Romanian prosecutors have formally indicted former President Ion Iliescu for crimes against humanity, contending that he shares responsibility for the more than 1,100 deaths that occurred during the December 1989 anticommunist revolt.
Iliescu, 88, appeared at the Prosecutor-General's Office on April 17 to hear the charges against him. He made no comment.
Iliescu, a former top communist official who had fallen out of grace in the 1970s, took power on December 22, 1989, after communist dictator Nicolae Ceausescu and his wife, Elena, fled Bucharest following a popular uprising.
Prosecutors said that Iliescu and his associates, who gained control of the military and the media during the uprising, had failed to prevent "numerous situations" in which people were needlessly killed.
President Klaus Iohannis last week approved a request to allow the prosecution of Iliescu, former Prime Minister Petre Roman, and former Deputy Prime Minister Gelu Voican Voiculescu.
Military prosecutors who last reopened the file in 2016 said that the "new political and military leadership" which took control after Ceausescu's ouster caused the deaths of many people in their bid to maintain power.
The vast majority of the deaths in December 1989 occurred after Ceausescu's ouster.
Prosecutors say that the state induced a general state of panic by broadcasting fake news.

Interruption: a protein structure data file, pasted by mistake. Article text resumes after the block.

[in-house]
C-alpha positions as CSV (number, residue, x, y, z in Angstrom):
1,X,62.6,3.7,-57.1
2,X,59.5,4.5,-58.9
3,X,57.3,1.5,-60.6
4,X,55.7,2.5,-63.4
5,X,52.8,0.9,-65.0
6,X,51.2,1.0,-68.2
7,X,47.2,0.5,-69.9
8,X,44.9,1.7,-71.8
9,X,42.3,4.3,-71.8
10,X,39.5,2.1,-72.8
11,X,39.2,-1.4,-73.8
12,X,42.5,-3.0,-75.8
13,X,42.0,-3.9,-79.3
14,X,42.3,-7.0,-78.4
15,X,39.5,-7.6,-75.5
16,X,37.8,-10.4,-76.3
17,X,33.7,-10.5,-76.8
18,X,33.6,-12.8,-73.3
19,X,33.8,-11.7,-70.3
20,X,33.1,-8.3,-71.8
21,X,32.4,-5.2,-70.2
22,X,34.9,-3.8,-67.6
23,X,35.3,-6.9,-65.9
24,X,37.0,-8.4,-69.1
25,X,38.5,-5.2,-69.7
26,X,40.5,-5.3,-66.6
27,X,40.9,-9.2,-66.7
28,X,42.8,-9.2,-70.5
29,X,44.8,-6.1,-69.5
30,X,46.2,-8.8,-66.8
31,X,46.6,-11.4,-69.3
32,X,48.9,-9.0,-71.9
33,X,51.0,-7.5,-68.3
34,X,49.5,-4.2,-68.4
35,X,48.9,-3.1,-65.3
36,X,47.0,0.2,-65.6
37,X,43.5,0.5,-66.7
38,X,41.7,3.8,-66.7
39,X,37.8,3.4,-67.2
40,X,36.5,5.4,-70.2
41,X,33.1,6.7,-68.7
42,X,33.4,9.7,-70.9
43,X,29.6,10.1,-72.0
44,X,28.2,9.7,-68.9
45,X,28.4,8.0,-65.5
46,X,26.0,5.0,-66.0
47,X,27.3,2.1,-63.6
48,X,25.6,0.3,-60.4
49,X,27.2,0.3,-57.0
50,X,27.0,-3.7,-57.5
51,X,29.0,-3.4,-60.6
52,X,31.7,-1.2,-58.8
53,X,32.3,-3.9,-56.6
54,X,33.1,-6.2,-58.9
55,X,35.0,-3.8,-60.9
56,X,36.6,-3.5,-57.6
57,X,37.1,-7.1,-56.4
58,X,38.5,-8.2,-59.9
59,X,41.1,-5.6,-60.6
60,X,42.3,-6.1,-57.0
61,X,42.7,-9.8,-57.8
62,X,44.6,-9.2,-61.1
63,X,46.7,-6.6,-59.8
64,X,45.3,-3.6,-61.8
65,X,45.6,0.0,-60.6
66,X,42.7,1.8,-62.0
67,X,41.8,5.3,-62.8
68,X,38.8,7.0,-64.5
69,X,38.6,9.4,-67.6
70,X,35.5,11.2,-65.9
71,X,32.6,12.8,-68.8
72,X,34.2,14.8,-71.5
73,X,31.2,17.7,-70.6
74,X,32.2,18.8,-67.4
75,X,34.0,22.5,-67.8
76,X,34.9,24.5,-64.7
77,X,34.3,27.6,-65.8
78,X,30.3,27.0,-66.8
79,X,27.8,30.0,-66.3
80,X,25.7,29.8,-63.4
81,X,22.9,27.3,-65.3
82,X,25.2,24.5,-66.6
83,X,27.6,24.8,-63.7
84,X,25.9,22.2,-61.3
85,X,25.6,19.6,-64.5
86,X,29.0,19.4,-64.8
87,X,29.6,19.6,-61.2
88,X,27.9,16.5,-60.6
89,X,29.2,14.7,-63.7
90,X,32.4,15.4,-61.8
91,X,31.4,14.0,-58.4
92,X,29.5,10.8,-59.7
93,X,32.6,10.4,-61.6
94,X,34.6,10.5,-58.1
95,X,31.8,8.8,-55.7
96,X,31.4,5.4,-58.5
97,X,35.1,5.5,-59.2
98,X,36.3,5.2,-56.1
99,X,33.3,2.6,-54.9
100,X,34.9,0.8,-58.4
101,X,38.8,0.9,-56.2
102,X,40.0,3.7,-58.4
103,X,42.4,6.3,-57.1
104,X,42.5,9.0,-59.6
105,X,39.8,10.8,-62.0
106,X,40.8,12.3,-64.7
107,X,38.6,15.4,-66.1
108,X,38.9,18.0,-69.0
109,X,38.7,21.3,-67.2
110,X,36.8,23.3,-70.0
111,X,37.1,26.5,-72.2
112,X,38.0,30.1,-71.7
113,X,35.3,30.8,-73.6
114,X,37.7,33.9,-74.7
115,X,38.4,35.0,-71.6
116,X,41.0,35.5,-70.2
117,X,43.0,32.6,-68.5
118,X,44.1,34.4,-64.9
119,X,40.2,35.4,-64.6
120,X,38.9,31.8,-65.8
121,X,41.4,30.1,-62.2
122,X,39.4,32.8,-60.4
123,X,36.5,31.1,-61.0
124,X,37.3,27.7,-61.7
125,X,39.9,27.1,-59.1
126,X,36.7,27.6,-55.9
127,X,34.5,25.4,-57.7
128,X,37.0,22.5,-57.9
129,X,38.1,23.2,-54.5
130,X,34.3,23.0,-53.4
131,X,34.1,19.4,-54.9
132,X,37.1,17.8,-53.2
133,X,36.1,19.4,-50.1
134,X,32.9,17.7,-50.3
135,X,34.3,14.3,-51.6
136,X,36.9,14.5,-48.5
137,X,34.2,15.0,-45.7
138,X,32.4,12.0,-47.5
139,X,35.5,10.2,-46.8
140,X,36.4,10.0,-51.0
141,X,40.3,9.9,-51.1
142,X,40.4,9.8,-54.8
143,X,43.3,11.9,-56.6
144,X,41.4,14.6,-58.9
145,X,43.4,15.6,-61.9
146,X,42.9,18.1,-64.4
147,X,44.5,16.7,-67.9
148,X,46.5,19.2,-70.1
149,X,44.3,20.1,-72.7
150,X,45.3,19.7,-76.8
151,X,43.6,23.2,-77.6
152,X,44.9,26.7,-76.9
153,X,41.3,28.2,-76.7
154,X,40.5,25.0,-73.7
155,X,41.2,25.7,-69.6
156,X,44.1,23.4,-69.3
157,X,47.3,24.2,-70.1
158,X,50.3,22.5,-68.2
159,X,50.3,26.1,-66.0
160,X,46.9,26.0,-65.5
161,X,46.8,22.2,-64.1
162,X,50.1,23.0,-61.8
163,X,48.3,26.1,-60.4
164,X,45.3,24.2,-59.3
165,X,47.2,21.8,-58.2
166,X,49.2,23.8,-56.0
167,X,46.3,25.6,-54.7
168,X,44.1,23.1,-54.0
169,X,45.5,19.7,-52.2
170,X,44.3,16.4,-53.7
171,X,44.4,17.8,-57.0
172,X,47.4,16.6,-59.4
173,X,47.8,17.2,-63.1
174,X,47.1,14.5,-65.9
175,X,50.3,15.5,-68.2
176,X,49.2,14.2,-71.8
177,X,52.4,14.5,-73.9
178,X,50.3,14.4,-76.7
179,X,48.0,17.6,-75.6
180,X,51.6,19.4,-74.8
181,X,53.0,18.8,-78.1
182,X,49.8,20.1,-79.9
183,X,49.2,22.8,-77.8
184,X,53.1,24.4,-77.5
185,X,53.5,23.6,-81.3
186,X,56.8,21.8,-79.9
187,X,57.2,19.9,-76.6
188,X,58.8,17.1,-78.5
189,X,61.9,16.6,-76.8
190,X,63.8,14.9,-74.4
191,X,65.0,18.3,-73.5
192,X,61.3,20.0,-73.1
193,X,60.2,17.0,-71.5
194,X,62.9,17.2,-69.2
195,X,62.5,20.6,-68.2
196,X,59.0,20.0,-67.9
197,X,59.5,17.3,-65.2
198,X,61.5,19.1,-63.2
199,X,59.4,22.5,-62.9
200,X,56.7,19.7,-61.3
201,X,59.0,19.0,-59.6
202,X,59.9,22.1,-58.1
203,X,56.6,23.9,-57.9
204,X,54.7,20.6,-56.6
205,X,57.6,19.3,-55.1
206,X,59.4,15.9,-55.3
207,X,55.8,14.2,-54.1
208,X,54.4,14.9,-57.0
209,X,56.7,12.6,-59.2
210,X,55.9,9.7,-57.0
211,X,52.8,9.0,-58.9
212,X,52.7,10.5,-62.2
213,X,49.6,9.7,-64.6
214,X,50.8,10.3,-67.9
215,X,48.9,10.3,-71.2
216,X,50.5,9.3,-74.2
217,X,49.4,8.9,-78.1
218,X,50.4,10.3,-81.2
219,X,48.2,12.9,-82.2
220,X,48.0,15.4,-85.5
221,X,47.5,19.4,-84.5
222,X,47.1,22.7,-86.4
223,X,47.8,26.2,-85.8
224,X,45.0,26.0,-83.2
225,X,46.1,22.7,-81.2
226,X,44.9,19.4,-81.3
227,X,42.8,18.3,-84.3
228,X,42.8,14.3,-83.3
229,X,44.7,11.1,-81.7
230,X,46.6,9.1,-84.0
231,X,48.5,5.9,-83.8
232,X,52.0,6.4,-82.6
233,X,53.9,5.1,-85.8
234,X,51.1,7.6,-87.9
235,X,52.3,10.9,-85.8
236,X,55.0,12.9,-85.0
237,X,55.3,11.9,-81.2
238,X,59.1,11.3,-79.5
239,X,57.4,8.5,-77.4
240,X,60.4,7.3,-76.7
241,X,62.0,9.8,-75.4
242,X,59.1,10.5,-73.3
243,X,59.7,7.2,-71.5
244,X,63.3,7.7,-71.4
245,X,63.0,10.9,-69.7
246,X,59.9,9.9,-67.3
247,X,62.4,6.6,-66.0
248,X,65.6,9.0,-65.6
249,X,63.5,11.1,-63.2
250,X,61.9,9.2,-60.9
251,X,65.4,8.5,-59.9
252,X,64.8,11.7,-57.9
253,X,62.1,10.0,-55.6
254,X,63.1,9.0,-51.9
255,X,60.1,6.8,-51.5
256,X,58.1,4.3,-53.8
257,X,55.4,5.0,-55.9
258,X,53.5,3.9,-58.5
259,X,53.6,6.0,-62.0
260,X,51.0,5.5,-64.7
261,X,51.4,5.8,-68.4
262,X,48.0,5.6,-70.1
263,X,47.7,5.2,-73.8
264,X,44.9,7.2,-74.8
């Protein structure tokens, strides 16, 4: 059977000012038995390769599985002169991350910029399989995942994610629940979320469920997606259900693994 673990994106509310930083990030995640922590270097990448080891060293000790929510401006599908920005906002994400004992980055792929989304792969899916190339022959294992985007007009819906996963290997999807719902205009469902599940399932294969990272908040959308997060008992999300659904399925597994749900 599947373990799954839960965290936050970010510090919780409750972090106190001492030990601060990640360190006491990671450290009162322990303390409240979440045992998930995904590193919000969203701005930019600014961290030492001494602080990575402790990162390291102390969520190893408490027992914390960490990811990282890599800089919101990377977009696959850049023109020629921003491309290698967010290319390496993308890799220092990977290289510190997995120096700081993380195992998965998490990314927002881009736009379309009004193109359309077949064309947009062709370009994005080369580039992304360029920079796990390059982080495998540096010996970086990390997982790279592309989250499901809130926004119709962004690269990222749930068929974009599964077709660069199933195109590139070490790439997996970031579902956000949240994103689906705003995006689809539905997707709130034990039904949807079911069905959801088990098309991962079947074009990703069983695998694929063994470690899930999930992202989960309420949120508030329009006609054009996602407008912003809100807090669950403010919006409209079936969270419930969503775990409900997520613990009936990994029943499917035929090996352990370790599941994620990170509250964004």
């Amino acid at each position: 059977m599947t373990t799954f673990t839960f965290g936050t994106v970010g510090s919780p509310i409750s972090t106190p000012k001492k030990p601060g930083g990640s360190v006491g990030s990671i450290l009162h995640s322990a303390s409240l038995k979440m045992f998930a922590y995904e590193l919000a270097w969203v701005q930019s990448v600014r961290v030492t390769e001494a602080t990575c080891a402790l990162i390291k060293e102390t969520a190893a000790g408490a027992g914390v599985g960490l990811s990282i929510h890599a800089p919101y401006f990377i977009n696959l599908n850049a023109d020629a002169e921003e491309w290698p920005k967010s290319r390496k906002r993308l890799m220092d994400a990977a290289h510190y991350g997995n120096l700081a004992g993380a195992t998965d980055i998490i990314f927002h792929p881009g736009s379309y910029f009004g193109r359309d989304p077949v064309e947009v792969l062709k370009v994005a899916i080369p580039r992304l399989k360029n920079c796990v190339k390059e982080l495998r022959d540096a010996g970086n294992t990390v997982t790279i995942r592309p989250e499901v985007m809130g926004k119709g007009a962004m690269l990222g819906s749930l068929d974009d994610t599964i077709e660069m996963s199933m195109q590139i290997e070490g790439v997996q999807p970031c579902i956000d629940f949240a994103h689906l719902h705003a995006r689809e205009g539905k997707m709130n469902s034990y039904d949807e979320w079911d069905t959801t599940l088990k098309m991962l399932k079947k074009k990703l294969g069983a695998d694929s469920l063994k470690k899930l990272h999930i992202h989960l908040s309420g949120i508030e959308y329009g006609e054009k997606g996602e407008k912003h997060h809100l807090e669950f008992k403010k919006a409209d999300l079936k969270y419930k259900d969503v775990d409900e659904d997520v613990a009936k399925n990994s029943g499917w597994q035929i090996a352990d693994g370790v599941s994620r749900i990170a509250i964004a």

Iliescu and his associates used radio and television to claim the new power had come under attack from "terrorists" loyal to Ceausescu and issued a call to arms for all able citizens.
Thousands of firearms were distributed to the population, and numerous deadly shootouts were recorded from December 22-25, when the Ceausescus were executed following a hasty and controversial trial.
Iliescu studied in Moscow in 1950, and reports said he had been on good terms during his university years with future Soviet leader Mikhail Gorbachev.
Iliescu and Gorbachev have vehemently denied there was any cooperation between Moscow and Bucharest in December 1989, though TV footage shows Iliescu saying at the time that "we called the Soviet Embassy to introduce ourselves and to tell them who we are and what we want."